We need to look at things and people not only with our eyes, but with our heart.
I’M usually up early enough to see the garbage collectors at work. They deftly sieve through the rubbish, putting aside items that still have some commercial value.
I have a hunch that at the end of the day, the stuff is monetised and the proceeds shared. There can be cash in trash.
Many of us look at junk and simply see rubbish. Some see junk in quite a different way.
“Some people can see potential in any scrap pile – how a little cleaning and sprucing up can turn a piece of junk into a usable item or even a piece of art,” a reader wrote to me in an e-mail last week.
She wants to cultivate the gift of being able to transform ordinary things into something useful. She added that her mission is to develop interesting lesson plans to teach English to marginalised foreign workers.
I told her about The Star’s very successful Newspaper in Education programme but she said she needed something simpler as her students have extremely low proficiency in English.
“I want to be able to pick up anything – a menu, a postcard, anything – and be able to develop a lesson out of that. How cool. That way, there will never be a shortage of lesson materials ever again,” she said.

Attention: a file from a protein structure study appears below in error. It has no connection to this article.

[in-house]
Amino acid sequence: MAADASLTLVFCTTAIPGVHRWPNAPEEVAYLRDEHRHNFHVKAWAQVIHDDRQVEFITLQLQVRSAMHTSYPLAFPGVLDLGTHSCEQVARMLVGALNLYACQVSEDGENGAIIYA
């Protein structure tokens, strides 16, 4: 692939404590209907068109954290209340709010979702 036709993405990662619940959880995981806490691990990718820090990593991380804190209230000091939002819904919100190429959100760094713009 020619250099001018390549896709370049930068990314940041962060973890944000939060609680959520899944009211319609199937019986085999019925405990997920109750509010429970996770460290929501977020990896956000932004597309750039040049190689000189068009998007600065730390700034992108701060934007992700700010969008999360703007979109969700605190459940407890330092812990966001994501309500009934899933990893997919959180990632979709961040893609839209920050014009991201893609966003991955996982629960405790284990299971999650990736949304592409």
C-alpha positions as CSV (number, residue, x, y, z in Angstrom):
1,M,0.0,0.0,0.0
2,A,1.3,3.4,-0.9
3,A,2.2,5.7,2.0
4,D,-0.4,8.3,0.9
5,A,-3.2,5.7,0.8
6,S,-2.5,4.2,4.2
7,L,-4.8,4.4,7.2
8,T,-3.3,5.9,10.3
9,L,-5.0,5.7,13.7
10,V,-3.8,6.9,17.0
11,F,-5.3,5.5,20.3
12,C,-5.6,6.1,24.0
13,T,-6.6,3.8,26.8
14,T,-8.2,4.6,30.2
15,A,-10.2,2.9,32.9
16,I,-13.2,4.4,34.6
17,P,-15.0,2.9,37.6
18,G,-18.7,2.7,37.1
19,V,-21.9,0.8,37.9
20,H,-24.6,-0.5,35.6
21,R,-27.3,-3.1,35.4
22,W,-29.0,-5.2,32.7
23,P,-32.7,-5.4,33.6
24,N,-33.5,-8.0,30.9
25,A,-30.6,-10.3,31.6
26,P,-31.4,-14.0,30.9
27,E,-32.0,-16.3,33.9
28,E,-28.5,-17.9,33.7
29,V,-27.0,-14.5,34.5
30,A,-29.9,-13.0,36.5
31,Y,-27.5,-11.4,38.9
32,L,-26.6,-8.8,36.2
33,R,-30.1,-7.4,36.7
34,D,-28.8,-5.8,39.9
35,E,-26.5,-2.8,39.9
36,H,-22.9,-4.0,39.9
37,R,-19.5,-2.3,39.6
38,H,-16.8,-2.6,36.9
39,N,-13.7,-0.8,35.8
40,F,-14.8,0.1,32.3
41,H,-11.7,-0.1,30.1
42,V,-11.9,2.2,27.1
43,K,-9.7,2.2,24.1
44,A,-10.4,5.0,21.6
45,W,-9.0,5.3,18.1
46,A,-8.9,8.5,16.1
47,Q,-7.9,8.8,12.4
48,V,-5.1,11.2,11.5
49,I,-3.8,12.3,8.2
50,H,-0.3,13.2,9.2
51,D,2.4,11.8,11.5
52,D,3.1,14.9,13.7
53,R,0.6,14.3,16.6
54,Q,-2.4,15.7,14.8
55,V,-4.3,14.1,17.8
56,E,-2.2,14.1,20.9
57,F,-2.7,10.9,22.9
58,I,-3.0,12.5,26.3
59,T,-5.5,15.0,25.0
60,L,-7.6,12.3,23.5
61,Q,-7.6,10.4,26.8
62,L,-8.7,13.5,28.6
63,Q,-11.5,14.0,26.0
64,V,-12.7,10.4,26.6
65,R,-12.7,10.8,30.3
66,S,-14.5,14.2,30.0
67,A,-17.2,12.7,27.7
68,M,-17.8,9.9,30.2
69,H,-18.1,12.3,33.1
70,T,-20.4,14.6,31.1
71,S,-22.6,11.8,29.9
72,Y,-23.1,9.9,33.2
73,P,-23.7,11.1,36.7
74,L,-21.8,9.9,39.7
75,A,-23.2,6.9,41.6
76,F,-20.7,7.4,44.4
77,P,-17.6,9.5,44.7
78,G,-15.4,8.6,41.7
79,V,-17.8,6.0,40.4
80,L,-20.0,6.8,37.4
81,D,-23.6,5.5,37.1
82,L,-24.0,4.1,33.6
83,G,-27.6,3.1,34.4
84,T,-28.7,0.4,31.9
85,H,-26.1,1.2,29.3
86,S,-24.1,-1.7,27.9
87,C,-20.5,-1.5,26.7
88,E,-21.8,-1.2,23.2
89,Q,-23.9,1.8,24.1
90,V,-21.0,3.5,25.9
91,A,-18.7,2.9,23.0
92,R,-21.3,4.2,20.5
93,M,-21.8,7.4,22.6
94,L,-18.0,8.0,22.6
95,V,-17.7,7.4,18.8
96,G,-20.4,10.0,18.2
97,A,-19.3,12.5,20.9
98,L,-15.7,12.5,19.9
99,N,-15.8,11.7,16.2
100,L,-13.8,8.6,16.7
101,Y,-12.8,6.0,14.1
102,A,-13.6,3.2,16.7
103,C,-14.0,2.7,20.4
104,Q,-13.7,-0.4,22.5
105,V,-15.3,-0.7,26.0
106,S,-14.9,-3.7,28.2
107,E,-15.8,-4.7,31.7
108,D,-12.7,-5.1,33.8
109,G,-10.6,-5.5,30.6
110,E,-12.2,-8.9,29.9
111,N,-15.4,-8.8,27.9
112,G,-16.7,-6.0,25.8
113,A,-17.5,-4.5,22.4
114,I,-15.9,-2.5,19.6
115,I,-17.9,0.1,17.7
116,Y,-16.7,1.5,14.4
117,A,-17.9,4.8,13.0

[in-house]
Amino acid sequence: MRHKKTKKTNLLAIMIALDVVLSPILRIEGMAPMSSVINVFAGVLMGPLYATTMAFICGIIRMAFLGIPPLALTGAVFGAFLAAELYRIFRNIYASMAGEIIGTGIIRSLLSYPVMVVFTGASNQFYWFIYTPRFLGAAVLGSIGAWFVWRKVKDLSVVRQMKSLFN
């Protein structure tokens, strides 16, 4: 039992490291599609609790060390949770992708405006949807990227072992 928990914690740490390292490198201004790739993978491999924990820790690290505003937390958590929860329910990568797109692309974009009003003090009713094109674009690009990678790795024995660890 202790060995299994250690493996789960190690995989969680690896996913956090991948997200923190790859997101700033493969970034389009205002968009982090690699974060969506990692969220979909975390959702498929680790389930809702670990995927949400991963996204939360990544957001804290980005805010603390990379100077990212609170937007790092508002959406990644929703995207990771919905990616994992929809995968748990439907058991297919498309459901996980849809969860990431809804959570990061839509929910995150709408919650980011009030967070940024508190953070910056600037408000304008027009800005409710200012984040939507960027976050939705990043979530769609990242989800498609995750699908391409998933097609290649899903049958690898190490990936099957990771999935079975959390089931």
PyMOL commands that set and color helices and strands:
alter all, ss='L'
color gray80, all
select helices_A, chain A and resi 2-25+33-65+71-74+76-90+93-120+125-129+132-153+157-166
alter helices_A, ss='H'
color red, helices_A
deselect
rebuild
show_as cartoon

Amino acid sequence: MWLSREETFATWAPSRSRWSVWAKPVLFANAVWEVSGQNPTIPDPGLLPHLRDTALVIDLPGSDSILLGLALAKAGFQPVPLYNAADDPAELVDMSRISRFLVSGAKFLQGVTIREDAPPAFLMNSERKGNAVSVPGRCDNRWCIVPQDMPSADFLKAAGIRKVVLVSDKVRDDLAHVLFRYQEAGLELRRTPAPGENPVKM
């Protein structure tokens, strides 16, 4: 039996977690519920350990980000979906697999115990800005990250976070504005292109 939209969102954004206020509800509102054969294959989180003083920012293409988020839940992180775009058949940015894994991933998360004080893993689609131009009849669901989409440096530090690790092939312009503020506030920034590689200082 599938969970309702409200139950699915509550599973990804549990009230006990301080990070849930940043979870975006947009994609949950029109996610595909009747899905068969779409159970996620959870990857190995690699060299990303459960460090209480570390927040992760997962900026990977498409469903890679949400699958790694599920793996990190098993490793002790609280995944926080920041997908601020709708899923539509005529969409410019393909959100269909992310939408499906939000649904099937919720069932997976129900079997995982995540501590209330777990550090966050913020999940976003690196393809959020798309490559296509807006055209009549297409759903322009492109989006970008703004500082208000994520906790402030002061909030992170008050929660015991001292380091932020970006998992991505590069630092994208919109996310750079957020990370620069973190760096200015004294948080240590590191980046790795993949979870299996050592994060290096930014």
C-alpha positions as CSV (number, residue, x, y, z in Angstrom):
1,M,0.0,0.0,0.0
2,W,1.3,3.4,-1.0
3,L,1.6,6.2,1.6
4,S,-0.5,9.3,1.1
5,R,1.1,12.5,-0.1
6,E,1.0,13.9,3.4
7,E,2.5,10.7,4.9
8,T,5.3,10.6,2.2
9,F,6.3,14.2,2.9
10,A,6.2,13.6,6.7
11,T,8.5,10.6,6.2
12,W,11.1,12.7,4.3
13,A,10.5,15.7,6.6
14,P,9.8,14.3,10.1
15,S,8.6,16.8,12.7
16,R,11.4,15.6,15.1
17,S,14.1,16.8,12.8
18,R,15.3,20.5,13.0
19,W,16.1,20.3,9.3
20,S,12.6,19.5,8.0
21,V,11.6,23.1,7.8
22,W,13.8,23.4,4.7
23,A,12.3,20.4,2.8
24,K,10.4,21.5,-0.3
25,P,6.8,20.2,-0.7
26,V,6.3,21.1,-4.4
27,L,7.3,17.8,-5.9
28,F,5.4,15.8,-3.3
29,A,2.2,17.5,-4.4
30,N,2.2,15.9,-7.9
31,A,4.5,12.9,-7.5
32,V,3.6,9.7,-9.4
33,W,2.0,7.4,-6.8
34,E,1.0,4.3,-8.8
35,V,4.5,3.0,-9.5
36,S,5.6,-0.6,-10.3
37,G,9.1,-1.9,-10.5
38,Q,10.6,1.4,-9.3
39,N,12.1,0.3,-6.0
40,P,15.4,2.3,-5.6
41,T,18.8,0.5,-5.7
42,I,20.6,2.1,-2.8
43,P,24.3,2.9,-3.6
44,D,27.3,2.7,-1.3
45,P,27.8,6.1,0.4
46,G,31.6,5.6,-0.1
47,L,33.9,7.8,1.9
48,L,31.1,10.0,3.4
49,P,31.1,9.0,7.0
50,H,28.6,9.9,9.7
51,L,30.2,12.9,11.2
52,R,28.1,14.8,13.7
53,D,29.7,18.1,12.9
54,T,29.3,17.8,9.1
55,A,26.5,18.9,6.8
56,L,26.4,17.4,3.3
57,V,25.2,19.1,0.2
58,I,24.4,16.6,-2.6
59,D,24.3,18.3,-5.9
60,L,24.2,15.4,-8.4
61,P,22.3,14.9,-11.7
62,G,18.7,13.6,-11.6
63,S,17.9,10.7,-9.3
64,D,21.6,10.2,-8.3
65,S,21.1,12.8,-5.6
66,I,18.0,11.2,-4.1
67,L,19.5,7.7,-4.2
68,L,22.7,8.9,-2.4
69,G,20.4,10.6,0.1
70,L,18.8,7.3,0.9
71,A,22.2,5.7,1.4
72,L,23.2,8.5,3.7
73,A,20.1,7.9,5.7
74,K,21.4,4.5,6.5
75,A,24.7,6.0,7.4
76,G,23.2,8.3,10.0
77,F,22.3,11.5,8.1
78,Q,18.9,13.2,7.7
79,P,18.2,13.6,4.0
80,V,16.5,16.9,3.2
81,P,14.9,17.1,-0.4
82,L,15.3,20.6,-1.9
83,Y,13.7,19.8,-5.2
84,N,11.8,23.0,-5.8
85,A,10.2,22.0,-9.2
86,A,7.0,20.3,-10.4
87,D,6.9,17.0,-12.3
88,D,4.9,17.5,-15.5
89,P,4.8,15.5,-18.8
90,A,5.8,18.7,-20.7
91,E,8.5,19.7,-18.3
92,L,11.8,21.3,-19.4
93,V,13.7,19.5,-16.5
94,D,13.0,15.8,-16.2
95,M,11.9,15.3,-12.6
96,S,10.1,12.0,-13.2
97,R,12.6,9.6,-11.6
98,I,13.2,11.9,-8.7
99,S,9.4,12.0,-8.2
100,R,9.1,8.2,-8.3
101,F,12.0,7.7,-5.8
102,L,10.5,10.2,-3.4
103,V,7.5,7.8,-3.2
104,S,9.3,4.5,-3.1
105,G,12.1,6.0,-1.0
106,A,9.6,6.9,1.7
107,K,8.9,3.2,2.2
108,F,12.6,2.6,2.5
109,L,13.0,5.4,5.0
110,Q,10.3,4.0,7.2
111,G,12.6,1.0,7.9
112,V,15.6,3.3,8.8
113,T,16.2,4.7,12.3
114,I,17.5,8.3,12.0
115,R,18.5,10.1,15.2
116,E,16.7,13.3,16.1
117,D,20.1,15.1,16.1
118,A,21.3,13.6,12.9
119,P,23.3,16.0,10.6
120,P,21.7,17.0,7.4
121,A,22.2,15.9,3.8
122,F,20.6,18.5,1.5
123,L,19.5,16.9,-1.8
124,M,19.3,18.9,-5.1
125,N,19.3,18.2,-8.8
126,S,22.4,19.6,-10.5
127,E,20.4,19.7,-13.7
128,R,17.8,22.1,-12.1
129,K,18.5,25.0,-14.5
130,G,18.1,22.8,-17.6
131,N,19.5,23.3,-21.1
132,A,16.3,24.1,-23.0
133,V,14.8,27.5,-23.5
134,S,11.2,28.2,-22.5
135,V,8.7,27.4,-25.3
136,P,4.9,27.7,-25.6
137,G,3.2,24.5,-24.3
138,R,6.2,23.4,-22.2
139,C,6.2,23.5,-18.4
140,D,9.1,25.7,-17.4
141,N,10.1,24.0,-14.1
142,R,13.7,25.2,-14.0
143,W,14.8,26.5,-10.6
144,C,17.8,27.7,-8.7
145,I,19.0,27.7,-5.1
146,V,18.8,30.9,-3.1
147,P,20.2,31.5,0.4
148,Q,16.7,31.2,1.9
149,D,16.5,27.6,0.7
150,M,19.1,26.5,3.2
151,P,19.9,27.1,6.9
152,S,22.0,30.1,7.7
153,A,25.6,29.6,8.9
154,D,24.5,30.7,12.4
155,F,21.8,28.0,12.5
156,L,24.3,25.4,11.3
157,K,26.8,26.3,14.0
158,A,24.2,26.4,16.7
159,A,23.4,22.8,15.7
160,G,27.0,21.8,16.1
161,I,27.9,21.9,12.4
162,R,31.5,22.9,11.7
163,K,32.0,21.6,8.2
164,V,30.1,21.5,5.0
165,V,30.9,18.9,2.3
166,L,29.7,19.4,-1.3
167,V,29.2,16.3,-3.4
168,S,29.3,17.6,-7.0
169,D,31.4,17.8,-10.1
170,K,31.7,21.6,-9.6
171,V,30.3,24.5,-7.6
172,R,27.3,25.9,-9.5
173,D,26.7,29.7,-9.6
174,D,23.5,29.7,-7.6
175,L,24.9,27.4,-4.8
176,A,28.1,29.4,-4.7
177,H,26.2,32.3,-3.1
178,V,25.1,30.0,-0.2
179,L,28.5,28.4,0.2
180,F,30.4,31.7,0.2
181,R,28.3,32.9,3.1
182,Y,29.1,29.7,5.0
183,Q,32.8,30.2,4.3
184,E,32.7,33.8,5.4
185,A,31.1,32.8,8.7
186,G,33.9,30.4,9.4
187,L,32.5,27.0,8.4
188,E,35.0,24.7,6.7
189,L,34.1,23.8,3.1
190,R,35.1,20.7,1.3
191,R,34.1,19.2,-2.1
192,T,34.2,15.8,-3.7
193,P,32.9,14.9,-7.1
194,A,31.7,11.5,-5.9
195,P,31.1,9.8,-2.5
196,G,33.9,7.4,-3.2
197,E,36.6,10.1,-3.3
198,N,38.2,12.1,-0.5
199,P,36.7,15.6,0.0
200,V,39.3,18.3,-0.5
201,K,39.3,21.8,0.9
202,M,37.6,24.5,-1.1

What she shared resonated with me. How does one take something quite mundane and make it exciting? How does one see the extraordinary in the ordinary?
When it comes to our perception of people, I believe the first step is to get rid of our emotional baggage and prejudices, especially with regards to physical attributes and racial stereotyping. We need to see not only with our eyes, but with our heart.
And we need to refrain from jumping to conclusions. So often we are quick to write people off just because of the way they look, dress or behave. It wasn’t only Simon Cowell who thought Susan Boyle could not sing, if you get what I mean.
Only when we take time to observe and understand people will we truly know their full worth. If we are in too much of a rush, all we will see are pieces of coal, instead of unpolished diamonds.
My friend Anas Zubedy shared with me recently how he hired a staff who was not proficient in English and then sent her for language training to help her improve.
Rather than lament about why thousands of graduates are unemployable because of their poor English, he thought he should make a difference by empowering at least one employee with English proficiency.
We all expect things to be perfect when they are delivered to us. But there is great joy in taking something with all its imperfections and crafting it into a work of art.
When I first stepped into the working world, I didn’t have a degree and my grades, even at the HSC level, were far from impressive.
But along the way, doors opened for me and many people helped me, mentored me, and most importantly, believed in me. You see, not everyone saw me as junk.
> Executive editor Soo Ewe Jin salutes parents of special children who fully love and embrace them – they teach us what perfect love means.
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